Lowell once remarked that this poem is “about people who go beyond nature, Mussolini or the Pope.” Throughout Lowell’s work, he was concerned about the way human nature abdicates nature. Although the mountains in the opening stanza are symbolic of man’s thwarted ambition and aspiration, they come back in the last stanza to loom over the “mountain-climbing train” that “had come to earth.” He is exhausted by his mental traveling and his “blear-eyed ego” that will not allow him any rest. Human ego—whether it is Mussolini’s, the pope’s, or his own—often causes people to be inhuman. In fact, the occasion for this poem is an example of human ego. Mary must rise bodily into heaven because human vanity does not like to imagine her moldering in the earth like everyone else.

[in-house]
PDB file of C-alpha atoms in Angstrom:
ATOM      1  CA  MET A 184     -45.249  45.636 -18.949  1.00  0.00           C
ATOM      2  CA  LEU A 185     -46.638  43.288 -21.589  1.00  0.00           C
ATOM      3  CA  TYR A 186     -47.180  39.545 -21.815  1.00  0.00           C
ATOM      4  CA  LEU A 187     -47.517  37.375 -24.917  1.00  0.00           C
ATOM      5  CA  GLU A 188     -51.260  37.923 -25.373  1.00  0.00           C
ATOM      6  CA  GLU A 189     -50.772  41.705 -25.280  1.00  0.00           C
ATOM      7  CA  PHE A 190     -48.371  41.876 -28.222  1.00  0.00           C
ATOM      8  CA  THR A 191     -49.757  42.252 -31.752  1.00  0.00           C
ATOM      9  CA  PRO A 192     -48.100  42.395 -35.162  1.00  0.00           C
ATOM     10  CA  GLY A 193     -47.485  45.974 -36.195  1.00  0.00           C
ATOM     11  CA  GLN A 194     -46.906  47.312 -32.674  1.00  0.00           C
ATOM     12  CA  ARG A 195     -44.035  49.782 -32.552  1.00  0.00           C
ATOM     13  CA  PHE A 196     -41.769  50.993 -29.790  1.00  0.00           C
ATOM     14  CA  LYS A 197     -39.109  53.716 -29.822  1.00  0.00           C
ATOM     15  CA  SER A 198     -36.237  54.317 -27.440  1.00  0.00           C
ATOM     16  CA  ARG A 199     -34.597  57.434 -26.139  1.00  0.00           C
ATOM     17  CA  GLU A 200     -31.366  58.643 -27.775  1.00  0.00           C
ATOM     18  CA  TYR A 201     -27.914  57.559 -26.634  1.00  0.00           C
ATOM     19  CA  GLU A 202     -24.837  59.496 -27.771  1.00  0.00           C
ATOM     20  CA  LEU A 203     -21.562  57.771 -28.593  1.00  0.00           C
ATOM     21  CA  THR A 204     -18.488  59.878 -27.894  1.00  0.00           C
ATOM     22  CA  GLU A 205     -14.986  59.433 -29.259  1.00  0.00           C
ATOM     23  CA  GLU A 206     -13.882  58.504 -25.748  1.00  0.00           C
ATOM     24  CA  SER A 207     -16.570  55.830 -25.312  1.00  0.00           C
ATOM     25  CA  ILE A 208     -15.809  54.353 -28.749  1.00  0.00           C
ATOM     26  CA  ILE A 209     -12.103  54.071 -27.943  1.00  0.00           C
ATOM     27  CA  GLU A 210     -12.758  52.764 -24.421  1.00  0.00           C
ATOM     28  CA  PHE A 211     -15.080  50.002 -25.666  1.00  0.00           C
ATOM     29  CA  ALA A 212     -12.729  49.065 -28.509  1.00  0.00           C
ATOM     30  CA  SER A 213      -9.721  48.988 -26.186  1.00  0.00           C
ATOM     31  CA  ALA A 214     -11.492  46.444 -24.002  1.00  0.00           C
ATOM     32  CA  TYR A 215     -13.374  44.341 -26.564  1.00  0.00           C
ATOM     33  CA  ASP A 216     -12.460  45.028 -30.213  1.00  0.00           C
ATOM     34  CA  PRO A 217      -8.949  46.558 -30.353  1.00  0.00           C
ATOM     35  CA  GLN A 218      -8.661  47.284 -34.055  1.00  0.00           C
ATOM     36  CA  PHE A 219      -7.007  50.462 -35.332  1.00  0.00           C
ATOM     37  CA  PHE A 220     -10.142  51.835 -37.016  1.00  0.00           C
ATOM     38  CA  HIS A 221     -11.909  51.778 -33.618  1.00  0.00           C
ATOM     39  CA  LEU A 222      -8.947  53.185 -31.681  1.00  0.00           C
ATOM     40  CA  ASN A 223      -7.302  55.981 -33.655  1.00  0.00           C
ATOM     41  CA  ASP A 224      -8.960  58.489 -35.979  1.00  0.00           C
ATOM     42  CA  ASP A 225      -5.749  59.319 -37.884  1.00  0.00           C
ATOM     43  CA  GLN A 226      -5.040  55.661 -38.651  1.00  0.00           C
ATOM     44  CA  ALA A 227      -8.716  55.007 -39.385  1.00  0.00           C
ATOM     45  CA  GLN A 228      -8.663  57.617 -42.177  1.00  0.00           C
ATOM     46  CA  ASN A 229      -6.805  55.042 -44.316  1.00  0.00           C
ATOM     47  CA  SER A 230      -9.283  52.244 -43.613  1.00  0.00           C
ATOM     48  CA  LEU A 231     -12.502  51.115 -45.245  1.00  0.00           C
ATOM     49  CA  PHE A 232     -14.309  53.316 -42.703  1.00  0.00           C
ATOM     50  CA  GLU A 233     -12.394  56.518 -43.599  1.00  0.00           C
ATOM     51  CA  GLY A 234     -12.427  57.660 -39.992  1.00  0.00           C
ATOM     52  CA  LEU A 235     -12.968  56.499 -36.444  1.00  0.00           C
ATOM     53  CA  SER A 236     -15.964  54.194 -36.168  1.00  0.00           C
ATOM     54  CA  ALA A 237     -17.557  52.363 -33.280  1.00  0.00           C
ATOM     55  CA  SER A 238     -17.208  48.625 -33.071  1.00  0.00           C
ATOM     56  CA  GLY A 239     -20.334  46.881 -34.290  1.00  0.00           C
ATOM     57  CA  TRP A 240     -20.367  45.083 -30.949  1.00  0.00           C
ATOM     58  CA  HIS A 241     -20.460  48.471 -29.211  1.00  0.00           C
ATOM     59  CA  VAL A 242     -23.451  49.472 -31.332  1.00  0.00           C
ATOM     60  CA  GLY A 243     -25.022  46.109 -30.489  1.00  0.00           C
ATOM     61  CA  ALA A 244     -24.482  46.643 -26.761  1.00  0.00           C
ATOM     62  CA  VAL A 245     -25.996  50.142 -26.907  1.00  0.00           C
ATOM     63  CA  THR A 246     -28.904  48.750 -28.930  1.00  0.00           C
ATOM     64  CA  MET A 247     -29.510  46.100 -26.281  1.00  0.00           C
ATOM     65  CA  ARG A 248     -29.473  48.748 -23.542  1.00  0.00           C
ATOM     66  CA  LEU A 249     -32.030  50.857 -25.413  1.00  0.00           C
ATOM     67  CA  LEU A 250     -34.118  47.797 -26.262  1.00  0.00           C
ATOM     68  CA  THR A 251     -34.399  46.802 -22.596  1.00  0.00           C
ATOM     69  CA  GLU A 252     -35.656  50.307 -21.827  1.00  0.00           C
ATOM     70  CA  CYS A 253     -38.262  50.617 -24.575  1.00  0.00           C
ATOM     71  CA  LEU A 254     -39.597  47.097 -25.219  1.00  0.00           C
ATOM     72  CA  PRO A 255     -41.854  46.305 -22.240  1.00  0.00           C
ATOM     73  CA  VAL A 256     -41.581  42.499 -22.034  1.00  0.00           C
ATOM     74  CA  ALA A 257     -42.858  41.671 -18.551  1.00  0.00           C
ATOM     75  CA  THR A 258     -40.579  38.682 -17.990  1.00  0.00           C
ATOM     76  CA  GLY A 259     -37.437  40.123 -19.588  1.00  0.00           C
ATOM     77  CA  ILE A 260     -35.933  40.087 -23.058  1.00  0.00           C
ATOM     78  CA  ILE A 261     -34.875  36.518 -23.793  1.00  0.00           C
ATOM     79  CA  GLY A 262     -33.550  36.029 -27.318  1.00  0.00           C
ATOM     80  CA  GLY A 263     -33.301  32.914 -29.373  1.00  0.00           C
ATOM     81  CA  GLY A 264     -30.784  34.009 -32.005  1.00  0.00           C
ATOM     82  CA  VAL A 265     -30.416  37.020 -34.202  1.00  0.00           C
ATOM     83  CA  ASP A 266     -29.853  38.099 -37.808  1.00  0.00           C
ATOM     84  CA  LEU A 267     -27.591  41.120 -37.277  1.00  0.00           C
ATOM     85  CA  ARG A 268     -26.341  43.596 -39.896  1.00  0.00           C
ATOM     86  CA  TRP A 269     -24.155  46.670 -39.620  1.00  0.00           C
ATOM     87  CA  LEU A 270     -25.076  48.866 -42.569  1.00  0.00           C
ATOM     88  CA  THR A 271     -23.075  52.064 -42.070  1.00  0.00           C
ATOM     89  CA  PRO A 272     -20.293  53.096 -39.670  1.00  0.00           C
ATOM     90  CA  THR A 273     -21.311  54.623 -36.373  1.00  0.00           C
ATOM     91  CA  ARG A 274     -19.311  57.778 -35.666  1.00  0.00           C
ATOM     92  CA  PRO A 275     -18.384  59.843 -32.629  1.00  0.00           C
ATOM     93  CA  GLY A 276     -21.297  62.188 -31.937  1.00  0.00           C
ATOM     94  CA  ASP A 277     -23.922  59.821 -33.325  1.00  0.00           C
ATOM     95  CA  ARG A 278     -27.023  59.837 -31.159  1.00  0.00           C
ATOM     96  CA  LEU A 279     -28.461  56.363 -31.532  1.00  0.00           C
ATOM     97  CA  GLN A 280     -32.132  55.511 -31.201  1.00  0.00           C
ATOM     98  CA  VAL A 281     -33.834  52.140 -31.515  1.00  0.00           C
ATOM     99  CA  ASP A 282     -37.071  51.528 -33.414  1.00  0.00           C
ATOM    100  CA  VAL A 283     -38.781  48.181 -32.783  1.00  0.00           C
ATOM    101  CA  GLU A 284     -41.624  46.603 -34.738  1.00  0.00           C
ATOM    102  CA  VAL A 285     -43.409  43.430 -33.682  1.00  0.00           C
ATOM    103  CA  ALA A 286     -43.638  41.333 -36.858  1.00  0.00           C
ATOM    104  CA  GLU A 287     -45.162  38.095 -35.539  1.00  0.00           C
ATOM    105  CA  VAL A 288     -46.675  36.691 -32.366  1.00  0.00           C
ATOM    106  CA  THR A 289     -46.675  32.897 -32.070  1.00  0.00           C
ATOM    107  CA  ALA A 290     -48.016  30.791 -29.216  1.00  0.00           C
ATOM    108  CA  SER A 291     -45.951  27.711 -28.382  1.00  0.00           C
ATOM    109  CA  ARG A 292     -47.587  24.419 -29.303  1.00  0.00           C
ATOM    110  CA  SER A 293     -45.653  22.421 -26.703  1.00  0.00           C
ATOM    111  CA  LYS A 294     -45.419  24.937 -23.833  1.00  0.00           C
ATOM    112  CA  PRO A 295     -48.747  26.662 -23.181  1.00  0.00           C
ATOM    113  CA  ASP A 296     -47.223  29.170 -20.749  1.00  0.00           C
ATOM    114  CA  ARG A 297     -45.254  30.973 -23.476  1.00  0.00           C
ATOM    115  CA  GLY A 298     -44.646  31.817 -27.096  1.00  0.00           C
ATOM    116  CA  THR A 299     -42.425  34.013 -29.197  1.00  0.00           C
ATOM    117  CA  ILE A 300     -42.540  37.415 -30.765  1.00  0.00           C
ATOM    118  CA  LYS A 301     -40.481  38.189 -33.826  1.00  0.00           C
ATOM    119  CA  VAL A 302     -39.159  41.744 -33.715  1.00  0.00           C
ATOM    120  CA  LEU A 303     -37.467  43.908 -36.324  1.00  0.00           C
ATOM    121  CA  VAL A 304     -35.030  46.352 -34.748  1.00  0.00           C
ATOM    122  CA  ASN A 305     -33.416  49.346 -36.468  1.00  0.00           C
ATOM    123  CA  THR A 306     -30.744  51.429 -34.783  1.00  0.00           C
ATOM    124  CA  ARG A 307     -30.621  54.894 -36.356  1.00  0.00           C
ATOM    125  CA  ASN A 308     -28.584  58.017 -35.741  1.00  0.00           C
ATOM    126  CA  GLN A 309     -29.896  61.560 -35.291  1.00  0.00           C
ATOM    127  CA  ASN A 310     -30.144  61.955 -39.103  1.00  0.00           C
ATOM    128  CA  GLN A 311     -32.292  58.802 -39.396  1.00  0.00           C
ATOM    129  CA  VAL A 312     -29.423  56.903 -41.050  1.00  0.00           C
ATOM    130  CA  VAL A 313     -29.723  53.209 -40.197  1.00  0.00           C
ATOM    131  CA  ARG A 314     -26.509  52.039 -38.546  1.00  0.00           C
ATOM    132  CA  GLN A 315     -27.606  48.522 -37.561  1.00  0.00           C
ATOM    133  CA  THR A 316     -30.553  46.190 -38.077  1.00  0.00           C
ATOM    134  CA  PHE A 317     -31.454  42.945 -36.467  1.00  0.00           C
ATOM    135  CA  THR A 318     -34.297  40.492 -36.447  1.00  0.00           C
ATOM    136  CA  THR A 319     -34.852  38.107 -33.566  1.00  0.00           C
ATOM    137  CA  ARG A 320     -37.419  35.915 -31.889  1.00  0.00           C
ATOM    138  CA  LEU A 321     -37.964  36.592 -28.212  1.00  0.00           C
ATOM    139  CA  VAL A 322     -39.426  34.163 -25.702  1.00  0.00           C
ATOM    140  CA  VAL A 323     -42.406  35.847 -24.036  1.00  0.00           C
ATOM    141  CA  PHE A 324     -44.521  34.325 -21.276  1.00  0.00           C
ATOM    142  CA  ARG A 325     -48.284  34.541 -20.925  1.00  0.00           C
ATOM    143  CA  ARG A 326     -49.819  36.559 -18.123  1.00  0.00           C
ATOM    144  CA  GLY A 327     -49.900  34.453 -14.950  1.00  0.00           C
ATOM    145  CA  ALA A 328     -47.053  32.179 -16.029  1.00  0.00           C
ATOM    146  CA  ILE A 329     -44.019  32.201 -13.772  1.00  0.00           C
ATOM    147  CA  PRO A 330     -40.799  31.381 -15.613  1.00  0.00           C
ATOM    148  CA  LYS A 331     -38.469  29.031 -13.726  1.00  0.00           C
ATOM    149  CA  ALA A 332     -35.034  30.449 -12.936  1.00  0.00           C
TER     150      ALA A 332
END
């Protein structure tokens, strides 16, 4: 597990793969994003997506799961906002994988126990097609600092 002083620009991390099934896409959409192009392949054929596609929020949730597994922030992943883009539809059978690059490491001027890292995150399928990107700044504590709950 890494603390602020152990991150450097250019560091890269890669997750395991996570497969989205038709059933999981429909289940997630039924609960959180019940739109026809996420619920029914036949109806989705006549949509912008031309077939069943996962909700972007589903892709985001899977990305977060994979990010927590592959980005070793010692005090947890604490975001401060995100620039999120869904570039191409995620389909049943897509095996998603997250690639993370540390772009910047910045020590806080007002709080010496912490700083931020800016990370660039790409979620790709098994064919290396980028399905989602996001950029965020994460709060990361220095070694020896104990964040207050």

In “Fall 1961” from his subsequent book, For the Union Dead (1964), Lowell wrote that “Nature holds up its mirror” to provide a contrast with humans who “have talked our extinction to death.” In that poem, his only “point of rest” as he looks out the window of his apartment is an oriole’s nest. In both poems, he suggests that humans return to earth, terra firma, and abandon the ego that causes many of humankind’s problems.